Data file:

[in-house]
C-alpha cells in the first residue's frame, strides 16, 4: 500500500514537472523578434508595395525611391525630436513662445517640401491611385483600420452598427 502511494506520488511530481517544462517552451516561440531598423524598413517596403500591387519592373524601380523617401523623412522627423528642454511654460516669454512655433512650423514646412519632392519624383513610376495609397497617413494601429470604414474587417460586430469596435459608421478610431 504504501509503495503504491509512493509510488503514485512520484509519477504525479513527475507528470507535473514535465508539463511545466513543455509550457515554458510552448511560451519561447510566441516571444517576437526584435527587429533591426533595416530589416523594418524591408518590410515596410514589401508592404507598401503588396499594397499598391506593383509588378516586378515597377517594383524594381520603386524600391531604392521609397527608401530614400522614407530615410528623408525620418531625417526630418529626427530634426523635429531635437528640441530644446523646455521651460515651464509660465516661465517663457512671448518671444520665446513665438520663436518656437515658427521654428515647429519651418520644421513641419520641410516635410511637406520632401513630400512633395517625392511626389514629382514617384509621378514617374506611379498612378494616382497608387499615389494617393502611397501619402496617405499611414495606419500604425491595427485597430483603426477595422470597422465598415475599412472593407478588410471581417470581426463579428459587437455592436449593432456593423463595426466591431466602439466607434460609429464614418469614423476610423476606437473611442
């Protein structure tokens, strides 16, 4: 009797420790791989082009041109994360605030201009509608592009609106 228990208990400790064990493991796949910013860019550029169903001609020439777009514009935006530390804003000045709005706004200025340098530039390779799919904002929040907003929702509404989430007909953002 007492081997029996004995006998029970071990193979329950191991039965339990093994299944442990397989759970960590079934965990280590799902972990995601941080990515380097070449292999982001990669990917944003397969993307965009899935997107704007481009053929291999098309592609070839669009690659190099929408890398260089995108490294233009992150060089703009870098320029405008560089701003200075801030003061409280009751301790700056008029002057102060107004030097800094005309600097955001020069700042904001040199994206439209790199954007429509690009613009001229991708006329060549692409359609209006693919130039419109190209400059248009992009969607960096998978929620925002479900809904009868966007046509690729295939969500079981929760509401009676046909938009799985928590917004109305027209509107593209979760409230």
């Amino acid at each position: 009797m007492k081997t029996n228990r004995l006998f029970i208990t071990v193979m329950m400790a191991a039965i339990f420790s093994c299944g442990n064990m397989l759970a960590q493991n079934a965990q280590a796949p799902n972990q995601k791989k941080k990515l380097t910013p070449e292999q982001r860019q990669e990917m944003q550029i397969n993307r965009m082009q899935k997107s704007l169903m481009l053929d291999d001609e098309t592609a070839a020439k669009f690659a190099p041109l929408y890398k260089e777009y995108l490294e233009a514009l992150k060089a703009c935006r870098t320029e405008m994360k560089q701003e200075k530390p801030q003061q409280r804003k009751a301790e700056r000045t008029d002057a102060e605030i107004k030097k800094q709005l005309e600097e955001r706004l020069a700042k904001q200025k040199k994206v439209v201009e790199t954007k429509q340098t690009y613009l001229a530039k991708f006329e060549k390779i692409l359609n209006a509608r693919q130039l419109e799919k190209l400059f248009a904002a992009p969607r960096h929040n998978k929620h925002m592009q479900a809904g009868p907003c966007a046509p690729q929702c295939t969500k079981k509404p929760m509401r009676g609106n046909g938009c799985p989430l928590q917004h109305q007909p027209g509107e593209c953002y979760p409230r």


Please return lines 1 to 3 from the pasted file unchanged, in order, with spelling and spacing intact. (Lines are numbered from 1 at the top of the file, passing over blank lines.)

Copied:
[in-house]
C-alpha cells in the first residue's frame, strides 16, 4: 500500500514537472523578434508595395525611391525630436513662445517640401491611385483600420452598427 502511494506520488511530481517544462517552451516561440531598423524598413517596403500591387519592373524601380523617401523623412522627423528642454511654460516669454512655433512650423514646412519632392519624383513610376495609397497617413494601429470604414474587417460586430469596435459608421478610431 504504501509503495503504491509512493509510488503514485512520484509519477504525479513527475507528470507535473514535465508539463511545466513543455509550457515554458510552448511560451519561447510566441516571444517576437526584435527587429533591426533595416530589416523594418524591408518590410515596410514589401508592404507598401503588396499594397499598391506593383509588378516586378515597377517594383524594381520603386524600391531604392521609397527608401530614400522614407530615410528623408525620418531625417526630418529626427530634426523635429531635437528640441530644446523646455521651460515651464509660465516661465517663457512671448518671444520665446513665438520663436518656437515658427521654428515647429519651418520644421513641419520641410516635410511637406520632401513630400512633395517625392511626389514629382514617384509621378514617374506611379498612378494616382497608387499615389494617393502611397501619402496617405499611414495606419500604425491595427485597430483603426477595422470597422465598415475599412472593407478588410471581417470581426463579428459587437455592436449593432456593423463595426466591431466602439466607434460609429464614418469614423476610423476606437473611442
């Protein structure tokens, strides 16, 4: 009797420790791989082009041109994360605030201009509608592009609106 228990208990400790064990493991796949910013860019550029169903001609020439777009514009935006530390804003000045709005706004200025340098530039390779799919904002929040907003929702509404989430007909953002 007492081997029996004995006998029970071990193979329950191991039965339990093994299944442990397989759970960590079934965990280590799902972990995601941080990515380097070449292999982001990669990917944003397969993307965009899935997107704007481009053929291999098309592609070839669009690659190099929408890398260089995108490294233009992150060089703009870098320029405008560089701003200075801030003061409280009751301790700056008029002057102060107004030097800094005309600097955001020069700042904001040199994206439209790199954007429509690009613009001229991708006329060549692409359609209006693919130039419109190209400059248009992009969607960096998978929620925002479900809904009868966007046509690729295939969500079981929760509401009676046909938009799985928590917004109305027209509107593209979760409230």